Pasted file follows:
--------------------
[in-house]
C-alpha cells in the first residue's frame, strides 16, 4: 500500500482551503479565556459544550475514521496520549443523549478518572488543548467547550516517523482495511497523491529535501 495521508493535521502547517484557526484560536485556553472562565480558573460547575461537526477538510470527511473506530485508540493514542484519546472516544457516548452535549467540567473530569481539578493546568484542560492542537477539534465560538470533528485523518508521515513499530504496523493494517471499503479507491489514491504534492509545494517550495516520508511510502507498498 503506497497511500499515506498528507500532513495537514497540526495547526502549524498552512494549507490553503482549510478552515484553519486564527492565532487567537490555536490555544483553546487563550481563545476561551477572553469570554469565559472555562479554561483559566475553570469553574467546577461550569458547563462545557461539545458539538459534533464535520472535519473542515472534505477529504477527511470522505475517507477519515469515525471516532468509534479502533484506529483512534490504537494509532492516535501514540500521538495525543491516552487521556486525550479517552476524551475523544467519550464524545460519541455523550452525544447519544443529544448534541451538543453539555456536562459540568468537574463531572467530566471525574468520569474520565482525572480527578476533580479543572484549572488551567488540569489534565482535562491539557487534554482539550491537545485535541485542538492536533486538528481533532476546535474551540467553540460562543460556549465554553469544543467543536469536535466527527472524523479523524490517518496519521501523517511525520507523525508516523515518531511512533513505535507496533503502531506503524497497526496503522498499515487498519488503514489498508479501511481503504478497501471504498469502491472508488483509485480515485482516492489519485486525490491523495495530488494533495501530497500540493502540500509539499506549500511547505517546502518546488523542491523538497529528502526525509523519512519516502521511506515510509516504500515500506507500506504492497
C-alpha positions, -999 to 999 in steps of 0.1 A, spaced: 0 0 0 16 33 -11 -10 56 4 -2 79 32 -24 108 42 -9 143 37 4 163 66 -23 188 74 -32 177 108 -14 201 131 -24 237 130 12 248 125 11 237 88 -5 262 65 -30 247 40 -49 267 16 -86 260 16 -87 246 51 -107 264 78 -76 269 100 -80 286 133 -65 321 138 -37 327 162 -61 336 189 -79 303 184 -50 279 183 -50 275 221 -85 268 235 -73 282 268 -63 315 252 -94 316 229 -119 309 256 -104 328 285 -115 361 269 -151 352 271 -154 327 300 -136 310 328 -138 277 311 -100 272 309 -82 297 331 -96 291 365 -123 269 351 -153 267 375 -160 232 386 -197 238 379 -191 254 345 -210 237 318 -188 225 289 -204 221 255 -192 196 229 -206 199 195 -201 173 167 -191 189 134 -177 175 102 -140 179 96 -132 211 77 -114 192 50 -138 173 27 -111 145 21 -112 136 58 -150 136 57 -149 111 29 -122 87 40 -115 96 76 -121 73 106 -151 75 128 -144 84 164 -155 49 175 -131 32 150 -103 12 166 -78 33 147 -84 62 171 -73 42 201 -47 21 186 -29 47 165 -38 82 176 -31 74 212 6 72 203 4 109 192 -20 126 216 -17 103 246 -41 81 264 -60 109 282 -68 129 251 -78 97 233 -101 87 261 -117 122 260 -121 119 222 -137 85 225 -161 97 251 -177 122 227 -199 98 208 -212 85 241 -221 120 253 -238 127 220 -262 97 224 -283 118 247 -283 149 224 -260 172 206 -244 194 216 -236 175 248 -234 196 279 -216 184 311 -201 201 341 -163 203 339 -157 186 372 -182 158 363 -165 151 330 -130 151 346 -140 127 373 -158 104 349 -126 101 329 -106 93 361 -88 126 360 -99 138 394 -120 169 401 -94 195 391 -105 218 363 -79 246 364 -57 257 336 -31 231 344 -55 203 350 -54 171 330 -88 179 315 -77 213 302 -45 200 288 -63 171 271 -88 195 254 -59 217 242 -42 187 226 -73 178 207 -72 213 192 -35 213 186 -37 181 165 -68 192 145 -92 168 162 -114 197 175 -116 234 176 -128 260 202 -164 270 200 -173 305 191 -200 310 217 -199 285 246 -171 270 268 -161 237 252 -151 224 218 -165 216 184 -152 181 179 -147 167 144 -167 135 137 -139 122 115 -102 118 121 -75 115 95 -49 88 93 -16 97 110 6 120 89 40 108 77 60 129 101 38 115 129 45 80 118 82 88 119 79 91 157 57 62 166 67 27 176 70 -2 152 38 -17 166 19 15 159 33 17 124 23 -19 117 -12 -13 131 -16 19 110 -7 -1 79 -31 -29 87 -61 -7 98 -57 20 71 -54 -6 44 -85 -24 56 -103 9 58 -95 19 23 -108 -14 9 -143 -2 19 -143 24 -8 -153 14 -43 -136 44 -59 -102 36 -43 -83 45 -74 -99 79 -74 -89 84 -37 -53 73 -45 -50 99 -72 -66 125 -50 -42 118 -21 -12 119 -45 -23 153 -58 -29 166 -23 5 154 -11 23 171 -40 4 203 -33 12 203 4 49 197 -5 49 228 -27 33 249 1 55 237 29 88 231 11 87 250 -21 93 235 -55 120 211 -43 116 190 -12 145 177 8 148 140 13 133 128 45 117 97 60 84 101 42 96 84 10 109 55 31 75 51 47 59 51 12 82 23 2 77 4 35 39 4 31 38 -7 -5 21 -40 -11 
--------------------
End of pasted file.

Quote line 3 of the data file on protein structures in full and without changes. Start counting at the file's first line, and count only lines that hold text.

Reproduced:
C-alpha positions, -999 to 999 in steps of 0.1 A, spaced: 0 0 0 16 33 -11 -10 56 4 -2 79 32 -24 108 42 -9 143 37 4 163 66 -23 188 74 -32 177 108 -14 201 131 -24 237 130 12 248 125 11 237 88 -5 262 65 -30 247 40 -49 267 16 -86 260 16 -87 246 51 -107 264 78 -76 269 100 -80 286 133 -65 321 138 -37 327 162 -61 336 189 -79 303 184 -50 279 183 -50 275 221 -85 268 235 -73 282 268 -63 315 252 -94 316 229 -119 309 256 -104 328 285 -115 361 269 -151 352 271 -154 327 300 -136 310 328 -138 277 311 -100 272 309 -82 297 331 -96 291 365 -123 269 351 -153 267 375 -160 232 386 -197 238 379 -191 254 345 -210 237 318 -188 225 289 -204 221 255 -192 196 229 -206 199 195 -201 173 167 -191 189 134 -177 175 102 -140 179 96 -132 211 77 -114 192 50 -138 173 27 -111 145 21 -112 136 58 -150 136 57 -149 111 29 -122 87 40 -115 96 76 -121 73 106 -151 75 128 -144 84 164 -155 49 175 -131 32 150 -103 12 166 -78 33 147 -84 62 171 -73 42 201 -47 21 186 -29 47 165 -38 82 176 -31 74 212 6 72 203 4 109 192 -20 126 216 -17 103 246 -41 81 264 -60 109 282 -68 129 251 -78 97 233 -101 87 261 -117 122 260 -121 119 222 -137 85 225 -161 97 251 -177 122 227 -199 98 208 -212 85 241 -221 120 253 -238 127 220 -262 97 224 -283 118 247 -283 149 224 -260 172 206 -244 194 216 -236 175 248 -234 196 279 -216 184 311 -201 201 341 -163 203 339 -157 186 372 -182 158 363 -165 151 330 -130 151 346 -140 127 373 -158 104 349 -126 101 329 -106 93 361 -88 126 360 -99 138 394 -120 169 401 -94 195 391 -105 218 363 -79 246 364 -57 257 336 -31 231 344 -55 203 350 -54 171 330 -88 179 315 -77 213 302 -45 200 288 -63 171 271 -88 195 254 -59 217 242 -42 187 226 -73 178 207 -72 213 192 -35 213 186 -37 181 165 -68 192 145 -92 168 162 -114 197 175 -116 234 176 -128 260 202 -164 270 200 -173 305 191 -200 310 217 -199 285 246 -171 270 268 -161 237 252 -151 224 218 -165 216 184 -152 181 179 -147 167 144 -167 135 137 -139 122 115 -102 118 121 -75 115 95 -49 88 93 -16 97 110 6 120 89 40 108 77 60 129 101 38 115 129 45 80 118 82 88 119 79 91 157 57 62 166 67 27 176 70 -2 152 38 -17 166 19 15 159 33 17 124 23 -19 117 -12 -13 131 -16 19 110 -7 -1 79 -31 -29 87 -61 -7 98 -57 20 71 -54 -6 44 -85 -24 56 -103 9 58 -95 19 23 -108 -14 9 -143 -2 19 -143 24 -8 -153 14 -43 -136 44 -59 -102 36 -43 -83 45 -74 -99 79 -74 -89 84 -37 -53 73 -45 -50 99 -72 -66 125 -50 -42 118 -21 -12 119 -45 -23 153 -58 -29 166 -23 5 154 -11 23 171 -40 4 203 -33 12 203 4 49 197 -5 49 228 -27 33 249 1 55 237 29 88 231 11 87 250 -21 93 235 -55 120 211 -43 116 190 -12 145 177 8 148 140 13 133 128 45 117 97 60 84 101 42 96 84 10 109 55 31 75 51 47 59 51 12 82 23 2 77 4 35 39 4 31 38 -7 -5 21 -40 -11 